Angiotensin-(1-12): does it exist? A critical evaluation in humans, rats, and mice


  • A.F. Rodrigues
  • O. Domenig
  • M. Poglitsch
  • M. Bader
  • A.H.J. Danser


  • Hypertension


  • Hypertension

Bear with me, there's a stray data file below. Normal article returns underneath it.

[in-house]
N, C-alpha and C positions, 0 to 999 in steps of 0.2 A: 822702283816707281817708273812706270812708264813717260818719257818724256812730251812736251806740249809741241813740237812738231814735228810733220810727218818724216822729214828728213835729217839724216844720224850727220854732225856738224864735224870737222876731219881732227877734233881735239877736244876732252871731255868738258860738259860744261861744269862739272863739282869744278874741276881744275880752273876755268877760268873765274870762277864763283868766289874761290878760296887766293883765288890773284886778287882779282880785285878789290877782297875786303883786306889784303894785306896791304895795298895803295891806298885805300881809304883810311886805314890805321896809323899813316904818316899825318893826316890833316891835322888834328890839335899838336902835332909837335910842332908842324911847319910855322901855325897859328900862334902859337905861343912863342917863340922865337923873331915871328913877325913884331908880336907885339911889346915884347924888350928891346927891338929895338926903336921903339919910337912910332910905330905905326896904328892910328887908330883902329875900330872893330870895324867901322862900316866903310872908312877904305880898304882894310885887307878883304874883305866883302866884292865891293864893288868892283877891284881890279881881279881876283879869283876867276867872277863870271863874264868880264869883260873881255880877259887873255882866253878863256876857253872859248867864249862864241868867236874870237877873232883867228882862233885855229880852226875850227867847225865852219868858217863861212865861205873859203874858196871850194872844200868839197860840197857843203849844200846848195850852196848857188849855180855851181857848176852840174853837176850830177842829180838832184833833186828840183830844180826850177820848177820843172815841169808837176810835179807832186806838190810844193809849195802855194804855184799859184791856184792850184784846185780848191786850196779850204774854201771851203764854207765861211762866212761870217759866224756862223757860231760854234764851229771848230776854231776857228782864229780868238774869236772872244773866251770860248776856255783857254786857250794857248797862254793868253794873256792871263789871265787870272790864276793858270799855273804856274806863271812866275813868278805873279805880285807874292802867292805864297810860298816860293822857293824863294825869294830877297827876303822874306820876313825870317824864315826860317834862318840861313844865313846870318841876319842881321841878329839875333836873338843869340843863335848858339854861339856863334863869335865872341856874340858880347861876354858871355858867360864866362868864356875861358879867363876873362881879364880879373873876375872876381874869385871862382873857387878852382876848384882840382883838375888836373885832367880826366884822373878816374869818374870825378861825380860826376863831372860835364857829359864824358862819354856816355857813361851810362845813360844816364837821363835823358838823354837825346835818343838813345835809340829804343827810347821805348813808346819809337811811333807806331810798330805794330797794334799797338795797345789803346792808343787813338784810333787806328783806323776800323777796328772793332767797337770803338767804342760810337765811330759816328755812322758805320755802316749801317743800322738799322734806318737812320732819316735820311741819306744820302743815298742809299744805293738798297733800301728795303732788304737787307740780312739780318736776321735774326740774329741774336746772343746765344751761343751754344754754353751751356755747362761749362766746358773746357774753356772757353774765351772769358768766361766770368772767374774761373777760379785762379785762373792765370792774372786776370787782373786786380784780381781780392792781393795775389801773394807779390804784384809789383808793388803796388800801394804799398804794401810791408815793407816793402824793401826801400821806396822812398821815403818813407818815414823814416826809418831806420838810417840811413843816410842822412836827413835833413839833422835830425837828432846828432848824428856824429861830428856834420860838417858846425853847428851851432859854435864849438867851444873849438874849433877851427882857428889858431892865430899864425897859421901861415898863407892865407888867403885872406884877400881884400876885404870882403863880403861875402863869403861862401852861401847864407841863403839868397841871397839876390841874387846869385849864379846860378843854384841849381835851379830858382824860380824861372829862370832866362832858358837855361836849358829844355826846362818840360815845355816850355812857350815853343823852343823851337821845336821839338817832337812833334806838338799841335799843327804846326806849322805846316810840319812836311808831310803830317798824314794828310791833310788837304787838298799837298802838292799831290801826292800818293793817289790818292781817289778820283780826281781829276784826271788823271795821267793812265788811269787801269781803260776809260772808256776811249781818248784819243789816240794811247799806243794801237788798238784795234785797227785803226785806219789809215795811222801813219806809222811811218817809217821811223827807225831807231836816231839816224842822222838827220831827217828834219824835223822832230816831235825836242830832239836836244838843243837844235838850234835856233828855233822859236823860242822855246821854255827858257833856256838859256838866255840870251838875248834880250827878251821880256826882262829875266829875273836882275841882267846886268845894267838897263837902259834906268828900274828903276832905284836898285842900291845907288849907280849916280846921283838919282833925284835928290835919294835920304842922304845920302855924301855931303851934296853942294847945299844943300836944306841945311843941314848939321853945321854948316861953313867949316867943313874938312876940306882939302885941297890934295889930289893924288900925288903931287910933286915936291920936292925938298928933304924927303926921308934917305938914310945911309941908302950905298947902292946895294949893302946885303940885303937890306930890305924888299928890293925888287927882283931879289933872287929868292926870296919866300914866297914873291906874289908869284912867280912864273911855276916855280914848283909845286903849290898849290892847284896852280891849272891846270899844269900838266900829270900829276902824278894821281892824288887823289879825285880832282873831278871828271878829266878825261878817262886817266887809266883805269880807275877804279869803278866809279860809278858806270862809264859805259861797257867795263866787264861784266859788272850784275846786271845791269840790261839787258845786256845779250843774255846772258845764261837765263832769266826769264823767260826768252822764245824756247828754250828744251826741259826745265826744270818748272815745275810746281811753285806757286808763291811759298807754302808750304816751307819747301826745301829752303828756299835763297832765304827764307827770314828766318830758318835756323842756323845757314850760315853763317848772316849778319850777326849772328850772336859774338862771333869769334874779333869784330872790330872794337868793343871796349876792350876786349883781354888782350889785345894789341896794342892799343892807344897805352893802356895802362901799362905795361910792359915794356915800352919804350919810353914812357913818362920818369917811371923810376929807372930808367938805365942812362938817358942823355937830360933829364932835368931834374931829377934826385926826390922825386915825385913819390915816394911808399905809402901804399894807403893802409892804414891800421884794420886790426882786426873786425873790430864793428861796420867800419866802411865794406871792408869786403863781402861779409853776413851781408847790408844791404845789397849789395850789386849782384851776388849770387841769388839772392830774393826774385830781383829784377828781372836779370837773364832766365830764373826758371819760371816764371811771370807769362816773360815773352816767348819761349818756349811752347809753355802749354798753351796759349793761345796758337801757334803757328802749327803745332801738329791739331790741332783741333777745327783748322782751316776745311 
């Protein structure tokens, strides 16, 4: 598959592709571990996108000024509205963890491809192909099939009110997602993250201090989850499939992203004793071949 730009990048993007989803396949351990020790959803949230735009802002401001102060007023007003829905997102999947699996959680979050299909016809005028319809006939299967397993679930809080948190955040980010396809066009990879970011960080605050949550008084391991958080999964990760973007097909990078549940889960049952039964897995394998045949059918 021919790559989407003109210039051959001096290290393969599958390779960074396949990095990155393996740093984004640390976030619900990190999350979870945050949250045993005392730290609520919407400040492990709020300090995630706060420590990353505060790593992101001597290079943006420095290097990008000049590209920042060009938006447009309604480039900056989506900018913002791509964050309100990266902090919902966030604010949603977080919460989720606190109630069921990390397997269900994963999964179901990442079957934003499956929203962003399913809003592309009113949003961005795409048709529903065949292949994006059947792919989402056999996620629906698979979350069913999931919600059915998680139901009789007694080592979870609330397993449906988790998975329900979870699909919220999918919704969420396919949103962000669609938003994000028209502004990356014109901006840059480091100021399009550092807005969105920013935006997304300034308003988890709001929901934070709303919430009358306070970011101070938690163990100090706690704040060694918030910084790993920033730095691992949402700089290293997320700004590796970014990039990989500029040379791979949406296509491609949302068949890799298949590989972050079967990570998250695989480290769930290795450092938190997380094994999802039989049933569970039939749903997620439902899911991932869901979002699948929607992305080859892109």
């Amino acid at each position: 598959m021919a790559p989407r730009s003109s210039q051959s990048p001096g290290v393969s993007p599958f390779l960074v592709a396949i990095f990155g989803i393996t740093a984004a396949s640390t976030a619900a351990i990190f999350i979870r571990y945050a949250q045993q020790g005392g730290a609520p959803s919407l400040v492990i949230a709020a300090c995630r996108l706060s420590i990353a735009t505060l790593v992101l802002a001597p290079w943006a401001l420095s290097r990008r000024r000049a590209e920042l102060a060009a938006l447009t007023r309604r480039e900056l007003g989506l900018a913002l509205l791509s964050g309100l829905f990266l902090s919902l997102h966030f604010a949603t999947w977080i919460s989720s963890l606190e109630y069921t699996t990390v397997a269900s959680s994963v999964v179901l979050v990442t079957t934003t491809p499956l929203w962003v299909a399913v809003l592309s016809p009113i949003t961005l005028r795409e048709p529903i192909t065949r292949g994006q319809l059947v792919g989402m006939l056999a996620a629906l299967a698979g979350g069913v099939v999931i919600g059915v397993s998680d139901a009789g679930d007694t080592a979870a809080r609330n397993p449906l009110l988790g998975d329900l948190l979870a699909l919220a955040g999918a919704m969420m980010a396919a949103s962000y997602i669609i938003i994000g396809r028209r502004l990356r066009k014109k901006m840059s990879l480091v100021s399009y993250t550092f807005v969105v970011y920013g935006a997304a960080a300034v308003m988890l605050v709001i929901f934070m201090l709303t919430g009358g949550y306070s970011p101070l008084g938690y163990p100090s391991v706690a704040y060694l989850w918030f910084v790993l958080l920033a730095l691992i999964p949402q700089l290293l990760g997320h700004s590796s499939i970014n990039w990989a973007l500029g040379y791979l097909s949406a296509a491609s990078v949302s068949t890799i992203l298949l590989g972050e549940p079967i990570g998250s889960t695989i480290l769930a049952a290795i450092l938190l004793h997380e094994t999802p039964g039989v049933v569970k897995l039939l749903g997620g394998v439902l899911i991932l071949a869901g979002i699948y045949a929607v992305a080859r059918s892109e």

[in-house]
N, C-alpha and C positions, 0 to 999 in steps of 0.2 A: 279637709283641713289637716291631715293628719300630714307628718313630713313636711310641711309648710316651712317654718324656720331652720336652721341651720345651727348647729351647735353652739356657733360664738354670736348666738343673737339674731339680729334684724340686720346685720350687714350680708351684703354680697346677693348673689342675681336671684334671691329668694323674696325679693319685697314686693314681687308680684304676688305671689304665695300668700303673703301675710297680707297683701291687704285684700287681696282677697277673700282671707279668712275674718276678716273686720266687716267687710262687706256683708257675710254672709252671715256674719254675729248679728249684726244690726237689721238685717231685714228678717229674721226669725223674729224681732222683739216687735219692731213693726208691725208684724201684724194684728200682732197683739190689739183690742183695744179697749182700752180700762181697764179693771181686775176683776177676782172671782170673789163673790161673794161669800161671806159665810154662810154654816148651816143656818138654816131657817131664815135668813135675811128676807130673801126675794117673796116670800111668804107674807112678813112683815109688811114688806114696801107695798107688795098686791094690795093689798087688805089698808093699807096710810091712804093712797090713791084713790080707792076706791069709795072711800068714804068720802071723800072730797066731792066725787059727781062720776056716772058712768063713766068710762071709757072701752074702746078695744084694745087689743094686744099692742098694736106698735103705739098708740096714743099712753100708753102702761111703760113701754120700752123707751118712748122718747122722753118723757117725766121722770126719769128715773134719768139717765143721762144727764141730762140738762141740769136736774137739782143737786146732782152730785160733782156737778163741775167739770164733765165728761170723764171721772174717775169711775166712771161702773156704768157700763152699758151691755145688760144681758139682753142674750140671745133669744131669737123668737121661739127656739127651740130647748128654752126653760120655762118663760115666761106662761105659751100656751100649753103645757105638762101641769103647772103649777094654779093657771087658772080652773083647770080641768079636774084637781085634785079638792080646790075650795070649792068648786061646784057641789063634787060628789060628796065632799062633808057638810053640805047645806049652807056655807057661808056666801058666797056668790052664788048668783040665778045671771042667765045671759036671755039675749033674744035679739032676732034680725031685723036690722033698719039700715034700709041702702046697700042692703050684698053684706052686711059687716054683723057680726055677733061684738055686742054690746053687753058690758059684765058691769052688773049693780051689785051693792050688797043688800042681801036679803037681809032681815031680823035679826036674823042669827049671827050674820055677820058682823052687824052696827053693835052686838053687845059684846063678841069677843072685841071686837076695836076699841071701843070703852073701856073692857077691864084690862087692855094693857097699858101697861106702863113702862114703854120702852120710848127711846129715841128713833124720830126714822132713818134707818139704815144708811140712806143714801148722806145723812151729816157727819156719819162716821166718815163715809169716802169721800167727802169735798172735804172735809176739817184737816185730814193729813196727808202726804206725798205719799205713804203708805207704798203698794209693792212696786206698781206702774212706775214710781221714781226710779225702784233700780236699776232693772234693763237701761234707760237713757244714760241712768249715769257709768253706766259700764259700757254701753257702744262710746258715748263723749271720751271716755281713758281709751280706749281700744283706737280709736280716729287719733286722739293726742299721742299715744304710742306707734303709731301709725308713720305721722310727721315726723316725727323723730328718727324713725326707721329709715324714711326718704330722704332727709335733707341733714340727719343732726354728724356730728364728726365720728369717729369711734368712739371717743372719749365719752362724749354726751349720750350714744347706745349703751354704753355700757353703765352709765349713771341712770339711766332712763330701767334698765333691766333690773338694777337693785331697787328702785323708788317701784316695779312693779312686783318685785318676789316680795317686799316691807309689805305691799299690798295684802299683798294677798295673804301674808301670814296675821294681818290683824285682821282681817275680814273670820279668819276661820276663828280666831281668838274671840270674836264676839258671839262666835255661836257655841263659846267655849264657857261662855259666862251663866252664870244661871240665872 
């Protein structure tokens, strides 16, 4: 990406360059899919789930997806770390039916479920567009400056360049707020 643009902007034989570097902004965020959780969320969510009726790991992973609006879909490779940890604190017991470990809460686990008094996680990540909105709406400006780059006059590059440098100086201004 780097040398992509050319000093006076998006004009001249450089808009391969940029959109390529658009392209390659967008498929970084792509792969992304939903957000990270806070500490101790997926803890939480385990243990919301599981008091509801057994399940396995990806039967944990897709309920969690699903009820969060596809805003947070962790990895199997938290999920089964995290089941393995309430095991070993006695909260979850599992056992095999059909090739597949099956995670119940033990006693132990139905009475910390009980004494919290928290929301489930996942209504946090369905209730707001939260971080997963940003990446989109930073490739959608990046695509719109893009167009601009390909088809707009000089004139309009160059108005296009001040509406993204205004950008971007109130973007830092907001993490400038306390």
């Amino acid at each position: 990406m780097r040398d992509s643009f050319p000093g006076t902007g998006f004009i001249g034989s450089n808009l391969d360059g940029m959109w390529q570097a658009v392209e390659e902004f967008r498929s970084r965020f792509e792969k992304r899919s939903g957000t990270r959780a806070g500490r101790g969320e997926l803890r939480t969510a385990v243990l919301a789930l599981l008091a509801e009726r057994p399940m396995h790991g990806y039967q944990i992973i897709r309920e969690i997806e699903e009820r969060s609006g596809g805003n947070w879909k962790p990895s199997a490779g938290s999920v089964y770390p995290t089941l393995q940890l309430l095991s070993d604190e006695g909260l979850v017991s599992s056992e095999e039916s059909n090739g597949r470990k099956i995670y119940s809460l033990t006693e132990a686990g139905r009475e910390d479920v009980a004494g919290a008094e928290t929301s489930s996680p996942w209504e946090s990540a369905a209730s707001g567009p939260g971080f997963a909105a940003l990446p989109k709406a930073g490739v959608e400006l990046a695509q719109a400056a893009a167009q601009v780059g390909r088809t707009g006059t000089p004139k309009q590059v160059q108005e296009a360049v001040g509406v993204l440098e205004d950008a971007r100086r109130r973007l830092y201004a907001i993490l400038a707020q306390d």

• BACKGROUND: Angiotensin-(1-12), measured by a self-developed, polyclonal antibody-based radioimmunoassay, has been suggested to act as an alternative precursor of angiotensin II. A more reliable detection method would be liquid chromatography-tandem mass spectrometry. METHODS: We set up the quantification of human and murine angiotensin-(1-12) by liquid chromatography-tandem mass spectrometry and then used this method to measure angiotensin-(1-12) in human and mouse blood samples, as well as in mouse brain and kidney. We also verified ex vivo angiotensin-(1-12) generation and metabolism in human blood samples incubated at 37 °C. RESULTS: Stabilization of blood in guanidine hydrochloride was chosen for sample collection since this allowed full recovery of spiked angiotensin-(1-12). Angiotensin-(1-12) was undetectable in human blood samples when incubating nonstabilized plasma at 37 °C, while angiotensin-(1-12) added to nonstabilized human plasma disappeared within 10 minutes. Stabilized human blood samples contained angiotensin II, while angiotensin-(1-12) was undetectable. Blood, hearts, and kidneys, but not brains, of wild-type mice and rats contained detectable levels of angiotensin II, while angiotensin-(1-12) was undetectable. In renin knockout mice, all angiotensins, including angiotensin-(1-12), were undetectable at all sites, despite a 50% rise in angiotensinogen. Angiotensin-(1-12) metabolism in human blood plasma was not affected by renin inhibition. Yet, blockade of angiotensin-converting enzyme and aminopeptidase A, but not of chymase, neutral endopeptidase, or prolyl oligopeptidase, prolonged the half-life of angiotensin-(1-12), and angiotensin-converting enzyme inhibition prevented the formation of angiotensin II. CONCLUSIONS: We were unable to detect intact angiotensin-(1-12) in humans or mice, either in blood or tissue, suggesting that this metabolite is an unlikely source of endogenous angiotensins.